From 31 August to 1 September, the Ghanaian Society of Cardiology (GSC), the Stroke Association Support Network – Ghana (SASNET-Ghana) in partnership with the World Heart Federation, brought together key stakeholders to discuss the barriers to hypertension management in the country and suggest pragmatic solutions to address them. The two-day roundtable discussion, which started in Accra on Wednesday, sought to reflect on the national burden of hypertension and the gaps in prevention, treatment and care, identify concrete solutions and potentially lead to concerted action at the national level to address these gaps.
The findings of the country mapping conducted by GSC, SASNET and WHF revealed that an estimated 34% of the population between 30 and 70 years has hypertension or high blood pressure. A bit more than half of the estimated number of people living with hypertension received a diagnosis. Although hypertension control is achieved by taking treatment continuously, only 36 out of every 100 diagnosed persons were currently taking their medications, which also indicated a possible significant roadblock in access to and availability of treatment in the country.
The Director-General of the Ghana Health Service (GHS), Dr Patrick Kuma-Aboagye, said that data indicated that more than 600,000 people, including 400,000 females and 200,000 men, are diagnosed with high blood pressure every year, with many more affected people remaining undiagnosed.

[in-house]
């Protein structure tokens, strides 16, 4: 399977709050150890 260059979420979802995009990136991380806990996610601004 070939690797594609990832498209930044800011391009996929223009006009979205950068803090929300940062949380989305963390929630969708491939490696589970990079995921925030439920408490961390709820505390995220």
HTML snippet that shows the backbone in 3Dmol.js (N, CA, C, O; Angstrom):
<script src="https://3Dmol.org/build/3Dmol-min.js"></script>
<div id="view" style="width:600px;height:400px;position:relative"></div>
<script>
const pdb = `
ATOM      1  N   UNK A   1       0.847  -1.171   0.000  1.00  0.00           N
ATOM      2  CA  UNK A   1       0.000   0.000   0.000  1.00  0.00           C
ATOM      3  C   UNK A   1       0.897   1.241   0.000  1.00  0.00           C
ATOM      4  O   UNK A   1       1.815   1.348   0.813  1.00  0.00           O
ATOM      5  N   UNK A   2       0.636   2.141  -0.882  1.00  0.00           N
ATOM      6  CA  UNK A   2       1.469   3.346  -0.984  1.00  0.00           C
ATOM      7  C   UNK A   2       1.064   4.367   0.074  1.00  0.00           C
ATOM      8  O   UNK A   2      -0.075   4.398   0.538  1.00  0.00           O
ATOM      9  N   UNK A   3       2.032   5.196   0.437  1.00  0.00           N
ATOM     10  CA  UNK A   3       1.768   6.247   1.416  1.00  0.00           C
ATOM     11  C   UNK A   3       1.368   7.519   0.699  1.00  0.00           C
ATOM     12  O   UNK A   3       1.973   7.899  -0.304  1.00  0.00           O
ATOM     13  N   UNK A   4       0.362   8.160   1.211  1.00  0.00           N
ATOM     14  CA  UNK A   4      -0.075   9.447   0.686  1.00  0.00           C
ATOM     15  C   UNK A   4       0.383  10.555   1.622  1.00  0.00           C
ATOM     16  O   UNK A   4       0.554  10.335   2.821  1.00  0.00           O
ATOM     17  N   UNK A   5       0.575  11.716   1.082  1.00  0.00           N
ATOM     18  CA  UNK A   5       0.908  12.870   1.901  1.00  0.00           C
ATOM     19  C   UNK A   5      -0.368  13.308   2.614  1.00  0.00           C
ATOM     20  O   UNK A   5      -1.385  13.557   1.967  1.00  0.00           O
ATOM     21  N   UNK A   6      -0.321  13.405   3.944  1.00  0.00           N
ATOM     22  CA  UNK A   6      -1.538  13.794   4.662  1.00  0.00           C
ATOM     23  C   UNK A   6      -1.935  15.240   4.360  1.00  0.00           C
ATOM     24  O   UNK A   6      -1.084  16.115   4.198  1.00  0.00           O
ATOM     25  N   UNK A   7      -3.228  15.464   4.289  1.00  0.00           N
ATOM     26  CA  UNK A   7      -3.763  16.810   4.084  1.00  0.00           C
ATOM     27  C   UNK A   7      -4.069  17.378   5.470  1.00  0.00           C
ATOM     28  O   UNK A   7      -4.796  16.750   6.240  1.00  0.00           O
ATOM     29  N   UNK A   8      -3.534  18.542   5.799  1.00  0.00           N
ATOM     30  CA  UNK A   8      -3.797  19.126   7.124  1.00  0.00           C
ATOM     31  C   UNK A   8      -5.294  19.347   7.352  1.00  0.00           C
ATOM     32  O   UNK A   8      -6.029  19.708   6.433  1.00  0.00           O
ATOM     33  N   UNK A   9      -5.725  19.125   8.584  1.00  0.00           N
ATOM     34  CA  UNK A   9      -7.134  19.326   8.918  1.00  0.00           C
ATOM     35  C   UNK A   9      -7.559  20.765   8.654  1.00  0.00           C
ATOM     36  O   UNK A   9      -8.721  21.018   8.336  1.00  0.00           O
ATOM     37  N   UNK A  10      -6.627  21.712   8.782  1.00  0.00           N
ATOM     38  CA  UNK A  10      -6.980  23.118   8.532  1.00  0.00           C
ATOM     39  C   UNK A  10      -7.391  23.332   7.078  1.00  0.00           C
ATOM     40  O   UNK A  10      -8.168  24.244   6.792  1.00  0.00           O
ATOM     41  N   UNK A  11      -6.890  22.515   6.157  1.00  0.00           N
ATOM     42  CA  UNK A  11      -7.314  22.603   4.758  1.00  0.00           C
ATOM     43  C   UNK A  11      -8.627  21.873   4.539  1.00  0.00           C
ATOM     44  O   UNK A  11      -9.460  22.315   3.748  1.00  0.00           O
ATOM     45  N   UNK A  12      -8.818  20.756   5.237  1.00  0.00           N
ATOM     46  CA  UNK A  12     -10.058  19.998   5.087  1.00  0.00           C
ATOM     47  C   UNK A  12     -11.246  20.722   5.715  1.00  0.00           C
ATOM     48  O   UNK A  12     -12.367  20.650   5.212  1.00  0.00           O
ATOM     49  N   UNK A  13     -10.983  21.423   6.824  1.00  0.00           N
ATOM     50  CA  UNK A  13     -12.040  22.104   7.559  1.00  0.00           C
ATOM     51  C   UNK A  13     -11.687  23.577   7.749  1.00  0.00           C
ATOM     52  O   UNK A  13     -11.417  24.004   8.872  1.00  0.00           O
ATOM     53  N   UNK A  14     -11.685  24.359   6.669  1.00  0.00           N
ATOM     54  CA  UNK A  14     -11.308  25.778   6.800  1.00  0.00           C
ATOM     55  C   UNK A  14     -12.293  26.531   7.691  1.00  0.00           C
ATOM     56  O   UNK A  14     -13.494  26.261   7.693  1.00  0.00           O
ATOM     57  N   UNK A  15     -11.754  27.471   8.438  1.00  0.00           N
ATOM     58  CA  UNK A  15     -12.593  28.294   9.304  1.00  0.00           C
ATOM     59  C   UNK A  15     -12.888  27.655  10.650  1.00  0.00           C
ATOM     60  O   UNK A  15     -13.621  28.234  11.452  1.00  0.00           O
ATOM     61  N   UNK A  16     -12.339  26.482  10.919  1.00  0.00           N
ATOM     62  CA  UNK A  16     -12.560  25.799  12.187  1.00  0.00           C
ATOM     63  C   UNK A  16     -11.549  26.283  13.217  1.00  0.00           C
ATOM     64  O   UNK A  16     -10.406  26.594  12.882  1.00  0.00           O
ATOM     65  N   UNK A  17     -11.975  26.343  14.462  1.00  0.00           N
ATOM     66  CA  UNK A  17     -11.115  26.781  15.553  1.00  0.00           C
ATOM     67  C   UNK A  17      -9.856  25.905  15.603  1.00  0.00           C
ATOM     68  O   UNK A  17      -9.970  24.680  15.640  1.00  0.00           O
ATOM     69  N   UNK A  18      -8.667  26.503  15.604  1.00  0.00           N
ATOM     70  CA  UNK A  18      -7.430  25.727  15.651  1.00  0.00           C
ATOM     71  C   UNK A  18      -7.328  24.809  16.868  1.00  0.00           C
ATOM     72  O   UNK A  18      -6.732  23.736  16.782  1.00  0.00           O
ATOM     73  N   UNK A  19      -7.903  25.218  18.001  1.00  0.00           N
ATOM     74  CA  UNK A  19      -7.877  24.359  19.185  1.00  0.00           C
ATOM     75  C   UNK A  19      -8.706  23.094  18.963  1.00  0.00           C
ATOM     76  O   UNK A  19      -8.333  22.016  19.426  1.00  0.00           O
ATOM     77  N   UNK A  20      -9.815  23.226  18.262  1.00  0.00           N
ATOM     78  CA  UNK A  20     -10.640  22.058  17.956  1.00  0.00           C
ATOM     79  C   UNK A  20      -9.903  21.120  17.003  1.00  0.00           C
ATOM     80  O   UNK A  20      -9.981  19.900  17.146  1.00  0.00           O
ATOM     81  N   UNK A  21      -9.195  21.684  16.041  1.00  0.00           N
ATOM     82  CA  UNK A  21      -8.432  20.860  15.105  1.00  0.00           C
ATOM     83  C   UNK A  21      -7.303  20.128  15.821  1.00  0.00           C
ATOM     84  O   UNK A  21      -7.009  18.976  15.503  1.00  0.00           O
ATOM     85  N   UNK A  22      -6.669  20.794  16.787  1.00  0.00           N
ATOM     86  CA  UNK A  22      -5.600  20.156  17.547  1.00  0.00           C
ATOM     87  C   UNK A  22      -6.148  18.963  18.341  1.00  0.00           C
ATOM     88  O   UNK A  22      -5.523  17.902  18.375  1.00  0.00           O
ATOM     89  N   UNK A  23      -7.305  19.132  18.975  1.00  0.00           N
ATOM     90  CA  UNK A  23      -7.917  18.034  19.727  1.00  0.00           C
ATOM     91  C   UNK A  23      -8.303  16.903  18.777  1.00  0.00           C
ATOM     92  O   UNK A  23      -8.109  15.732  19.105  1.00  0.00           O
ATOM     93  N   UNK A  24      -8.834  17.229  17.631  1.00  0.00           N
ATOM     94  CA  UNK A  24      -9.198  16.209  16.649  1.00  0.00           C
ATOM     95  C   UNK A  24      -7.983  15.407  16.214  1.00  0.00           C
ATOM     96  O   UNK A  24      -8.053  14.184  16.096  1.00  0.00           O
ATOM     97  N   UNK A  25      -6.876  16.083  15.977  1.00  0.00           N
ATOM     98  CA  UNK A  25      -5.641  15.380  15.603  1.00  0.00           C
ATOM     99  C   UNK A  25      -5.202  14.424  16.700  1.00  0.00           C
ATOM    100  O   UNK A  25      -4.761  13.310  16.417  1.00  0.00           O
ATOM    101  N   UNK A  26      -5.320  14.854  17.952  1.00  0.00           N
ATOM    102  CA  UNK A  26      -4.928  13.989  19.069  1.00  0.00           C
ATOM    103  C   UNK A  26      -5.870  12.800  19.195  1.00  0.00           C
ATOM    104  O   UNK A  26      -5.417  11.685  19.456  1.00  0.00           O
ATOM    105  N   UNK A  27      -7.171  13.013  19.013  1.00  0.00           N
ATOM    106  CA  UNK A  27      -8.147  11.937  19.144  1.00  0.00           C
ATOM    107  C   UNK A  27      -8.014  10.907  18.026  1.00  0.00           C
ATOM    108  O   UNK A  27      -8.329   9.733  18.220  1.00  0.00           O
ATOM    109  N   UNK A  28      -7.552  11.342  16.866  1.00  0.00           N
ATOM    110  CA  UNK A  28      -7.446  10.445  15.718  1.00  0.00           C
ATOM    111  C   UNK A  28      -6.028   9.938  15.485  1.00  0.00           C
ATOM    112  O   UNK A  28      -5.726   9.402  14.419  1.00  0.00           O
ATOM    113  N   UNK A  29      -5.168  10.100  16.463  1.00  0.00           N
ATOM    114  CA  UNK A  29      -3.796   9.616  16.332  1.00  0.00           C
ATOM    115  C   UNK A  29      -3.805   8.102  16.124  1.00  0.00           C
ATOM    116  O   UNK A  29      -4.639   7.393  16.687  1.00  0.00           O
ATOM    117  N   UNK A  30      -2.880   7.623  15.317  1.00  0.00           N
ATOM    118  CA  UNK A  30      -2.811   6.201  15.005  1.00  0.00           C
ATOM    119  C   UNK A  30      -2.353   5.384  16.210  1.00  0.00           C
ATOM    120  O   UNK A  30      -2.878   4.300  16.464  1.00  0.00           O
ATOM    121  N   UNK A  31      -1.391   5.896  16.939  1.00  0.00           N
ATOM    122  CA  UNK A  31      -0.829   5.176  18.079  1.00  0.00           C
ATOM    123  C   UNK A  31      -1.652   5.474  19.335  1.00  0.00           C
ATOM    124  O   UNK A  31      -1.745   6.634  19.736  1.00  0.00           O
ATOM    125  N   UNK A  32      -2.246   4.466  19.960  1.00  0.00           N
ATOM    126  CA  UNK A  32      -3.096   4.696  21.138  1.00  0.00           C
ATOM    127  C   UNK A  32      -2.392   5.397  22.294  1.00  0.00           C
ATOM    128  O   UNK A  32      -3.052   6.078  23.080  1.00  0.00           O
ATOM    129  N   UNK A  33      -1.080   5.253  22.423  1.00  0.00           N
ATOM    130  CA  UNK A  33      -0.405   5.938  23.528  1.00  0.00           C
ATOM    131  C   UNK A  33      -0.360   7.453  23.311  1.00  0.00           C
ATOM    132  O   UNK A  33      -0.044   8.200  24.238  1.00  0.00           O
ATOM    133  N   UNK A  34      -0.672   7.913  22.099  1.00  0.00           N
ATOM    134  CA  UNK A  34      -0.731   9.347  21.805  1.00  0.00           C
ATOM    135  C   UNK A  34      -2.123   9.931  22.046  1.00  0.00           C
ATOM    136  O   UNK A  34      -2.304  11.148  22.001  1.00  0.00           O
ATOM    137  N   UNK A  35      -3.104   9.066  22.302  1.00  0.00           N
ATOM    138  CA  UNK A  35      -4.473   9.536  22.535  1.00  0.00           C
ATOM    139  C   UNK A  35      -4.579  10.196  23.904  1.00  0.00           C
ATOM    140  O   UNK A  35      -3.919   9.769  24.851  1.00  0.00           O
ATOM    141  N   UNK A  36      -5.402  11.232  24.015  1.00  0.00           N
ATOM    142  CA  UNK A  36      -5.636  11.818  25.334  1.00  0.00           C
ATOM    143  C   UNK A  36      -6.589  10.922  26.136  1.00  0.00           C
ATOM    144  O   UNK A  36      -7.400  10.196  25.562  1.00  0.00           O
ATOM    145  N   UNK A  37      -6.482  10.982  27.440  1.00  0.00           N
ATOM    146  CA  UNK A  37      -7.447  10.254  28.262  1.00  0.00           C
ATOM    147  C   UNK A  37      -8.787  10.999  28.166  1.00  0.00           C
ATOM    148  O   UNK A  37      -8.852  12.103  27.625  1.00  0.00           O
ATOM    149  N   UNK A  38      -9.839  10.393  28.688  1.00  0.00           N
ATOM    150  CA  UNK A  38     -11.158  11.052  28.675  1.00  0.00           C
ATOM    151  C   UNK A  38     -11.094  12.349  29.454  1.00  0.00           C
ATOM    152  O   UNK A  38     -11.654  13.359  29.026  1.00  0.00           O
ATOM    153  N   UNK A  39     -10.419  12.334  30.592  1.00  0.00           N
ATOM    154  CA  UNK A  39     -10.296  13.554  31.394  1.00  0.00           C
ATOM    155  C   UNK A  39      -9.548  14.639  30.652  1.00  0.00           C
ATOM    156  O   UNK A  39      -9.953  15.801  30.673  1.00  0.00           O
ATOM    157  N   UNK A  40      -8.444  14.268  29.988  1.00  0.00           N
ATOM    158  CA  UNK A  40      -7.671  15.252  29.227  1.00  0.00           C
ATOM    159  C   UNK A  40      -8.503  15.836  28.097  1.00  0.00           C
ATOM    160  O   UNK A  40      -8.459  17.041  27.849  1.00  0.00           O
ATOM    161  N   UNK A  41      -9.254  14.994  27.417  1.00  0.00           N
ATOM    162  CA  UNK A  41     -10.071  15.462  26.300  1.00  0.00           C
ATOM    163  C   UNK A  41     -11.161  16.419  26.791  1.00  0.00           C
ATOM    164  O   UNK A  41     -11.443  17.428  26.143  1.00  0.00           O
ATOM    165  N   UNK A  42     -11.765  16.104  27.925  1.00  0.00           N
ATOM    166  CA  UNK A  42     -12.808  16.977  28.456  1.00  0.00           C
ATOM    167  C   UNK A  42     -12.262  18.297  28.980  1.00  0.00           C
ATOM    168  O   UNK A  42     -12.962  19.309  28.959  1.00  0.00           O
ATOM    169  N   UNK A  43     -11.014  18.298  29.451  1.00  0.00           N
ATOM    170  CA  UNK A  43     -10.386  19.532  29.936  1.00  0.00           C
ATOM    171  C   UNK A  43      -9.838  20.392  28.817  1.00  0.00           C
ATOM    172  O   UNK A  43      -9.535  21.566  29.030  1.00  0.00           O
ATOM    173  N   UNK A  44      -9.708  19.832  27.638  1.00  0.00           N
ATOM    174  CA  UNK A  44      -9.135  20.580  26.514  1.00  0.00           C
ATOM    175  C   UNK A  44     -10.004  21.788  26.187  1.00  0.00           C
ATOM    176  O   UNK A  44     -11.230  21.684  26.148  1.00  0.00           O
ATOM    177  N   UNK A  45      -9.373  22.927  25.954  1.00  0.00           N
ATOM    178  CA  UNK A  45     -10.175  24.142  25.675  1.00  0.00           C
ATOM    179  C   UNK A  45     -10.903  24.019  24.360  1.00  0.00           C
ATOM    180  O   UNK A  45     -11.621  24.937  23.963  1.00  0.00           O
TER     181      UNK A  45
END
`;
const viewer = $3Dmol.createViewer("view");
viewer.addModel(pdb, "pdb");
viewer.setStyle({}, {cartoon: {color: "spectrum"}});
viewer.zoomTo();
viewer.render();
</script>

He further stated that the outcome of the discussions would enhance ongoing efforts by the Ministry of Health and the GHS to aggressively reduce the NCD and hypertension burden through effective control and management at all levels within and outside the health sector.
In his welcome address, the President of the GSC and consultant physician and cardiologist at the Korle Bu Teaching Hospital, Dr Alfred Doku, said despite the urgent need, the health system in the country was not well positioned to tackle the epidemics of NCDs and CVDs, a situation that is similar to other countries in the Sub-Saharan Africa region.
In a speech on his behalf, the Minister of Health, Kwaku Agyeman-Manu, said the introduction of national policy guidelines for the control and management of NCDs and CVDs was a demonstration of the government’s resolve to see a win in the fight against NCDs. He asserted that the discussions taking place during the roundtable should contribute to finding workable solutions that would fill in the gaps in ongoing interventions.
The Ghanaian Society of Cardiology (GC) called for an urgent need to re-strategise the country’s approach to hypertension with the aim of improving detection and diagnosis of hypertension cases and consequently promote an effective management of the condition, to avert more preventable deaths and disabilities, while also strengthening CVDs prevention.